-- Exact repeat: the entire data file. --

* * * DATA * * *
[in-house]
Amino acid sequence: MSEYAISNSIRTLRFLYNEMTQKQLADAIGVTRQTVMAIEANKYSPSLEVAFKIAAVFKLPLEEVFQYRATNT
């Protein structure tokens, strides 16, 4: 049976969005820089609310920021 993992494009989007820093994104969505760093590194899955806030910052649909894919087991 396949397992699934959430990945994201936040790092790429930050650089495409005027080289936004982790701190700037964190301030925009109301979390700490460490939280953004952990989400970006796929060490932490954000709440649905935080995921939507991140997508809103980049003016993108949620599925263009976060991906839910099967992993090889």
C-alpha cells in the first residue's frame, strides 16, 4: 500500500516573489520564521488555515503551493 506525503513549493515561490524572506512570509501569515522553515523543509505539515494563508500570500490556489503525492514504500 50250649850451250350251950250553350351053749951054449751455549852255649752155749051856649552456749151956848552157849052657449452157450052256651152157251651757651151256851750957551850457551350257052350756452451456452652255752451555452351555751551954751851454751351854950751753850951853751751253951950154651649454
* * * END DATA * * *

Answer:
[in-house]
Amino acid sequence: MSEYAISNSIRTLRFLYNEMTQKQLADAIGVTRQTVMAIEANKYSPSLEVAFKIAAVFKLPLEEVFQYRATNT
């Protein structure tokens, strides 16, 4: 049976969005820089609310920021 993992494009989007820093994104969505760093590194899955806030910052649909894919087991 396949397992699934959430990945994201936040790092790429930050650089495409005027080289936004982790701190700037964190301030925009109301979390700490460490939280953004952990989400970006796929060490932490954000709440649905935080995921939507991140997508809103980049003016993108949620599925263009976060991906839910099967992993090889």
C-alpha cells in the first residue's frame, strides 16, 4: 500500500516573489520564521488555515503551493 506525503513549493515561490524572506512570509501569515522553515523543509505539515494563508500570500490556489503525492514504500 50250649850451250350251950250553350351053749951054449751455549852255649752155749051856649552456749151956848552157849052657449452157450052256651152157251651757651151256851750957551850457551350257052350756452451456452652255752451555452351555751551954751851454751351854950751753850951853751751253951950154651649454